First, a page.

Thursday, September 08, 2016
It seemed at first like an old-fashioned, only-in-New York murder mystery. On a snowy day in January 2014, the charred remains of Menachem Stark, a Hasidic landlord from Brooklyn, were found in a trash bin at a gas station in Great Neck, on Long Island.
There was tantalizing evidence: surveillance video of a minivan hurrying away from Mr. Stark's office in the Orthodox enclave of Williamsburg, Brooklyn, and a trail of financial improprieties, including the fact that the landlord and his partner were in bankruptcy and that $2 million had recently vanished from one of their accounts. There was even some classic tabloid news coverage: The New York Post featured the story with a front-page photo of the victim in his traditional fur hat beside a headline that read: "Who Didn't Want Him Dead?"
On Wednesday, however, as the trial of the man accused of killing Mr. Stark, Kendel Felix, began in State Supreme Court in Brooklyn, what had once appeared to be a puzzling whodunit was presented to a jury as a bungling, if tragic, robbery gone wrong. Prosecutors described how Mr. Felix, a journeyman carpenter who had once done work for Mr. Stark, and "a team of kidnappers" — many from his own family — had taken part in a plot to abduct Mr. Stark and shake him down for money.
Mr. Felix, 28, is facing life in prison in the case, and the central evidence against him is a videotaped confession. In the confession, parts of which were played during pretrial hearings, Mr. Felix described how he had been approached by his cousin Erskine Felix, another laborer who claimed that Mr. Stark owed him money, and had been persuaded to participate in a scheme to scare the landlord and recover the debt.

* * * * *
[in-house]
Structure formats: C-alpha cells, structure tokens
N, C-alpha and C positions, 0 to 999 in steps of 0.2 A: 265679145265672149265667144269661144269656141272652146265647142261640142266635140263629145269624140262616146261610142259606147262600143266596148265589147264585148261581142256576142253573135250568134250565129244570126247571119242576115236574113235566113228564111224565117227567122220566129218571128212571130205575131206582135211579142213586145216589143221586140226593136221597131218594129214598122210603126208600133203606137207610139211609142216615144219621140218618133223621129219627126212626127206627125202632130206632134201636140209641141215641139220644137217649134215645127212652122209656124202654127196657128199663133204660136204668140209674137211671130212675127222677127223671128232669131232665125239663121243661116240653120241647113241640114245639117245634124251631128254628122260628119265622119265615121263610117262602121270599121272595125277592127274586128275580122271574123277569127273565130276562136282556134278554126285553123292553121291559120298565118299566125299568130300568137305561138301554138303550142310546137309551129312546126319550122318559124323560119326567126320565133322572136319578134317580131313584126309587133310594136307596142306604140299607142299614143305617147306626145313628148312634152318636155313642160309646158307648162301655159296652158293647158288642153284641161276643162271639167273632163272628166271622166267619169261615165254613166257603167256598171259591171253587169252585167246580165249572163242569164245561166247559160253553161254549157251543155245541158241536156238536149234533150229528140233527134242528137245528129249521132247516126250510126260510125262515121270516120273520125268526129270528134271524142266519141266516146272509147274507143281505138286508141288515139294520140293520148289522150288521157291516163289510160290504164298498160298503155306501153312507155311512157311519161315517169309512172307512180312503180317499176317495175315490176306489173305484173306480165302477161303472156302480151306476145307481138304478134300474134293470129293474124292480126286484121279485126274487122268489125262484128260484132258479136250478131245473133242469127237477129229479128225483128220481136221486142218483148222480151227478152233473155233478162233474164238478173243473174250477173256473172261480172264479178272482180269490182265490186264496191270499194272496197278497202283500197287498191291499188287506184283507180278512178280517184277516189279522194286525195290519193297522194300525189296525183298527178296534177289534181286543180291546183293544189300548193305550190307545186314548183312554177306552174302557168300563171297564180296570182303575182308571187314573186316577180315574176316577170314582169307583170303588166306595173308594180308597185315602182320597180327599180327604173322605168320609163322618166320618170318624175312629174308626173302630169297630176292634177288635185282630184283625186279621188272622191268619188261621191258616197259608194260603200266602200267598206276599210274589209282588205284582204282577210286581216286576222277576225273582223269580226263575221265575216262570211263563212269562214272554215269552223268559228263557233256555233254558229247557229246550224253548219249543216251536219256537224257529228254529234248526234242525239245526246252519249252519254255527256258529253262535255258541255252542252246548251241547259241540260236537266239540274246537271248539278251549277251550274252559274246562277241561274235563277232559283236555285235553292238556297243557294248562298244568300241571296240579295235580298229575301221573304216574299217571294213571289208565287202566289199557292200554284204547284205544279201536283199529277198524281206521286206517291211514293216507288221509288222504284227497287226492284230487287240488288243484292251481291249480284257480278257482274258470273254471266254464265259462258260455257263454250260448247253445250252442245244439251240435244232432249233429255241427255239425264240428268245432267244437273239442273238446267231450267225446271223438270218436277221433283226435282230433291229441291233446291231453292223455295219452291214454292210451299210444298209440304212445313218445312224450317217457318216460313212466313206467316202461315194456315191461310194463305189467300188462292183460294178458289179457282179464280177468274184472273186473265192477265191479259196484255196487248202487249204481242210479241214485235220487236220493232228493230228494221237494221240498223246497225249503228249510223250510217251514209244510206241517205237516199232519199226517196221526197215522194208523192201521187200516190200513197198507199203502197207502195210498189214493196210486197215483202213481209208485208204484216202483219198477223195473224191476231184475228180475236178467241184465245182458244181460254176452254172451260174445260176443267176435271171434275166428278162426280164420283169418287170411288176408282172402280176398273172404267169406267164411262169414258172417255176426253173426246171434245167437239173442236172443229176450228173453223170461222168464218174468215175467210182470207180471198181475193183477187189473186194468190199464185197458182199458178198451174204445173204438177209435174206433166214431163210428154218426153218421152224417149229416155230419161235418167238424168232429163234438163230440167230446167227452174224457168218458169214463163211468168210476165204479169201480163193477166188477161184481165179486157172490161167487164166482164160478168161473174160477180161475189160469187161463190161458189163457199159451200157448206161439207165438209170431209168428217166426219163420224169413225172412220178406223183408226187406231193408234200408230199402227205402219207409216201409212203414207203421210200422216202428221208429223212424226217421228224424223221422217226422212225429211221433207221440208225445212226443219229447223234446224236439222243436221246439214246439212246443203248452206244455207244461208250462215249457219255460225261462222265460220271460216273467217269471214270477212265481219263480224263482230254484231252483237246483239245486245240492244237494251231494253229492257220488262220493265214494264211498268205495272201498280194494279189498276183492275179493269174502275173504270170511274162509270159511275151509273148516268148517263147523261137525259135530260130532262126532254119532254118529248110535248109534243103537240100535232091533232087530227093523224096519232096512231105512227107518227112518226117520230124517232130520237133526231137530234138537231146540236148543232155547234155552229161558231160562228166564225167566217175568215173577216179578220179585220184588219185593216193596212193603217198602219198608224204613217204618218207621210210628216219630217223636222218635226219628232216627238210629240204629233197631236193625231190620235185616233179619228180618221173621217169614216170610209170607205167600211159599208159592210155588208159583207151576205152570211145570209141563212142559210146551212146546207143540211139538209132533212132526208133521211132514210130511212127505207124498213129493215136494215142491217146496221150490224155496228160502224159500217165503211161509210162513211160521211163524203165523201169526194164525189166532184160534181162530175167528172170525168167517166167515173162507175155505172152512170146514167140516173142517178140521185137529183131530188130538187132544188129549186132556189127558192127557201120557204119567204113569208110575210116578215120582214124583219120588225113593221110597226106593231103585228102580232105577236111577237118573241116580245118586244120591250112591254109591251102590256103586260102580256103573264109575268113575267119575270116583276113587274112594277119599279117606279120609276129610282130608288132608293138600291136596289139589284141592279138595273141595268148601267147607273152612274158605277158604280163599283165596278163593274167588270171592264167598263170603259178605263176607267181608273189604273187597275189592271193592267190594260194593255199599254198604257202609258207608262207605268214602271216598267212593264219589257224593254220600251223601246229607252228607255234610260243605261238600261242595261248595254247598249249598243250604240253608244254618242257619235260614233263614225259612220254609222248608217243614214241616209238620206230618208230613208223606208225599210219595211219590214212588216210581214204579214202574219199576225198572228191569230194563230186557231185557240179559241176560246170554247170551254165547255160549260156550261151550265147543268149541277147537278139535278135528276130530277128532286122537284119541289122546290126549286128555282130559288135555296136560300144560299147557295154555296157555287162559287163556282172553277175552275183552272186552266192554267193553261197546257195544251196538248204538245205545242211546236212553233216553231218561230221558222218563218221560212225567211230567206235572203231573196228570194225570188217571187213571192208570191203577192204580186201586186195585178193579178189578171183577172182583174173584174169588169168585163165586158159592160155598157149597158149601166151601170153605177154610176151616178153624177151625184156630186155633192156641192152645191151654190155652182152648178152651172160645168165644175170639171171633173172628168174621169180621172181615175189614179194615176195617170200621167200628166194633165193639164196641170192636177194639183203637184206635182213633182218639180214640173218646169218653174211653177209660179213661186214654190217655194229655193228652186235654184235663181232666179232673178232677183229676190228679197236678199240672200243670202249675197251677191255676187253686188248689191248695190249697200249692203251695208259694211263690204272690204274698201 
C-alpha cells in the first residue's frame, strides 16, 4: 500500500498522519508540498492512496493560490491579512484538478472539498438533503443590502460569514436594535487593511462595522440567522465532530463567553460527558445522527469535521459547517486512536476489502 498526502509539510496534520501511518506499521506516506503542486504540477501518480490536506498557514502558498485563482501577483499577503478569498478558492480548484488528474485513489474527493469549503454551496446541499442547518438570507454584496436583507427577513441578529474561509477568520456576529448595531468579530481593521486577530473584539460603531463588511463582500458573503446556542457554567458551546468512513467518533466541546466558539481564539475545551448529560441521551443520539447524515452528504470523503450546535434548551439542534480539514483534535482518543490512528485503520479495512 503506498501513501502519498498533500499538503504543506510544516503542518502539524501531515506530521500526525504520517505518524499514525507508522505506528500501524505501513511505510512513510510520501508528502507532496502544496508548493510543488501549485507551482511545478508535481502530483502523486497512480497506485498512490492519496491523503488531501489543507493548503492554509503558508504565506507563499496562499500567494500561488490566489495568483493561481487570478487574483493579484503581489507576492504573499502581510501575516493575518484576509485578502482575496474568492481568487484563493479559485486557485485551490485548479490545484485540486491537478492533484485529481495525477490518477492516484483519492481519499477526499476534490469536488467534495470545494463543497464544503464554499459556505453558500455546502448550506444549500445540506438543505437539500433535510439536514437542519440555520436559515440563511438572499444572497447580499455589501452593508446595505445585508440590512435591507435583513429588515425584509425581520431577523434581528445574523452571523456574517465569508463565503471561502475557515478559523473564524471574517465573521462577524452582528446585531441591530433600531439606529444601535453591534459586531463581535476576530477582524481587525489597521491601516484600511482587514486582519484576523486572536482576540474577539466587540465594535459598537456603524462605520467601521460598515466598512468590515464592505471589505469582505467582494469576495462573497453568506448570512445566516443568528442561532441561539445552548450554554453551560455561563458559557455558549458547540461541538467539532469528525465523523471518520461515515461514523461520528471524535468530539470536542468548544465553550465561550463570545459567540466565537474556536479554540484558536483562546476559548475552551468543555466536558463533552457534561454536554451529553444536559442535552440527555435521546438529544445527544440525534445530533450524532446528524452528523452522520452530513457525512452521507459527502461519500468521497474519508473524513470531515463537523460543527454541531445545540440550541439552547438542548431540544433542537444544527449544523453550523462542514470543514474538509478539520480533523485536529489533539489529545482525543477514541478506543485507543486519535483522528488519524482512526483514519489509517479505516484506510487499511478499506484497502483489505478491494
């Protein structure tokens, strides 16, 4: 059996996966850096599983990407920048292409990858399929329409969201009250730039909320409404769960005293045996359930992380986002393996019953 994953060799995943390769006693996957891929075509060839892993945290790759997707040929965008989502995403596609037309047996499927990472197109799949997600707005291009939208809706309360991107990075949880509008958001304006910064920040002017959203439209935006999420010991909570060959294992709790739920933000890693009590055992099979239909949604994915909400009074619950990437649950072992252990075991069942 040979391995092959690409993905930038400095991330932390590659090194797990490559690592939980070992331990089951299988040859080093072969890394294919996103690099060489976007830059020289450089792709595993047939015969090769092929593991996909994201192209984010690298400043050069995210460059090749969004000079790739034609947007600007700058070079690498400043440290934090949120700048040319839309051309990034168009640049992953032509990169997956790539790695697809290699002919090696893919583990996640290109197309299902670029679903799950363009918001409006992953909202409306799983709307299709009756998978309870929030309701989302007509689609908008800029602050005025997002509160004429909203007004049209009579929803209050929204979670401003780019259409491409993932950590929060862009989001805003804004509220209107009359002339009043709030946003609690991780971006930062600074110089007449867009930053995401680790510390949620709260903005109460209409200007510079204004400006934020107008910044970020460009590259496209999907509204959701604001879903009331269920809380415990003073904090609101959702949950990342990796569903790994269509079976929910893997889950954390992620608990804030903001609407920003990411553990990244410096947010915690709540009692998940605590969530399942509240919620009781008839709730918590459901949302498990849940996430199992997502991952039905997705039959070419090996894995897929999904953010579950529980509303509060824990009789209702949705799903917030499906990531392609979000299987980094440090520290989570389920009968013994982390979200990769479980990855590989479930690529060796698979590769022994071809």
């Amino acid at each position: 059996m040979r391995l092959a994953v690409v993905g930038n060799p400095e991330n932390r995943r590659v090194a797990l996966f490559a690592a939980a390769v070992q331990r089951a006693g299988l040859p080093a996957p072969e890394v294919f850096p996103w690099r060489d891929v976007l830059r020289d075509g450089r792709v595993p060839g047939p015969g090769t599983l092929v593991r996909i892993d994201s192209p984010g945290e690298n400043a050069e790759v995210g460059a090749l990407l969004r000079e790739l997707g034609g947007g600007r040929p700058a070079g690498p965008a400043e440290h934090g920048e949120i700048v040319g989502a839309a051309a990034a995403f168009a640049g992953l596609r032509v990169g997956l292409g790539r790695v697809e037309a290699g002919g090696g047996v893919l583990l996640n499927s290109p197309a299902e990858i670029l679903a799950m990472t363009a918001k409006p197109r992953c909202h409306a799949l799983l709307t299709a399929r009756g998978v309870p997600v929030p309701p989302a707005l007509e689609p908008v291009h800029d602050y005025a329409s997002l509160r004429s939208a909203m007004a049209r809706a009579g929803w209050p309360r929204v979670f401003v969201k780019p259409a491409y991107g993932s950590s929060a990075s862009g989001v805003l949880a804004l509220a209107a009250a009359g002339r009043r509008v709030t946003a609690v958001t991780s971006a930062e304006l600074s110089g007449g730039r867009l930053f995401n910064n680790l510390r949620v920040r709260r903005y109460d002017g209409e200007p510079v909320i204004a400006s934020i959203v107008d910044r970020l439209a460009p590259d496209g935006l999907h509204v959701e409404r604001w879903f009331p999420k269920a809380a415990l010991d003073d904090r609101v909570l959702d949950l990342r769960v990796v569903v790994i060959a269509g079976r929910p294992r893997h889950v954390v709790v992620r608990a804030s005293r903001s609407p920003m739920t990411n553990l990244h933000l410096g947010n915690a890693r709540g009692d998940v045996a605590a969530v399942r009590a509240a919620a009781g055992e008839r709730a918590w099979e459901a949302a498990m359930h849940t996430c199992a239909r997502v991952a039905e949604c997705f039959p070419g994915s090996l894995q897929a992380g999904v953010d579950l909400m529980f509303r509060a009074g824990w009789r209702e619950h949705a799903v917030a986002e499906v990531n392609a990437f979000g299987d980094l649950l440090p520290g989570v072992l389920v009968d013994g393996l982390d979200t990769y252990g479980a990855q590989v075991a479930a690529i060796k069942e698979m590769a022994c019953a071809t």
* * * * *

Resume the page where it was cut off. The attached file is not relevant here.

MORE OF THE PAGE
Prosecutors from the Brooklyn district attorney's office added details to the narrative in their opening argument. They said that in the middle of the snowstorm, the Felix cousins forced Mr. Stark into the minivan after a violent struggle on the street outside his office and drove him to the home of another relative of theirs named Irvine Henry. When Mr. Henry noticed that Mr. Stark was dead, Kendel Felix and a fourth relative drove to Great Neck, doused the body with gasoline, set it on fire and left it in the trash bin, the prosecutors said.
After a four-month investigation, Kendel Felix was questioned in April 2014, and over the course of a nightlong interview, confessed to his role in the abduction. But Mr. Felix's lawyer, Jack Goldberg, said during his opening argument that the confession had been coerced. Mr. Felix suffered brain trauma from a motorcycle accident six years ago, Mr. Goldberg told the jury, leaving him "vulnerable to this type of intense interrogation." He attacked the prosecution's theory of the case, saying that there had been no request for ransom and that no money had been taken from Mr. Stark.
The trial is expected to run throughout September, and Emily Dean, an assistant district attorney, told the jury on Wednesday that it would be presented with evidence beyond Mr. Felix's confession. Ms. Dean said traces of Mr. Stark's DNA had been found inside the minivan along with an envelope containing rent from one of his tenants. She also said cellphone data had been used to track Mr. Felix at the scene of the abduction and at the gas station where Mr. Stark's body was found.
There are also likely to be heated arguments over the confession. Mr. Goldberg promised to call as a witness a psychologist who would testify that Mr. Felix had been manipulated by the police because of his brain injury and low I.Q. Ms. Dean told the jury that she would call an expert witness who would testify that Mr. Felix's confession was legitimate.
So far, none of Mr. Felix's purported accomplices have been charged in the case, but officials have said the investigation is continuing.
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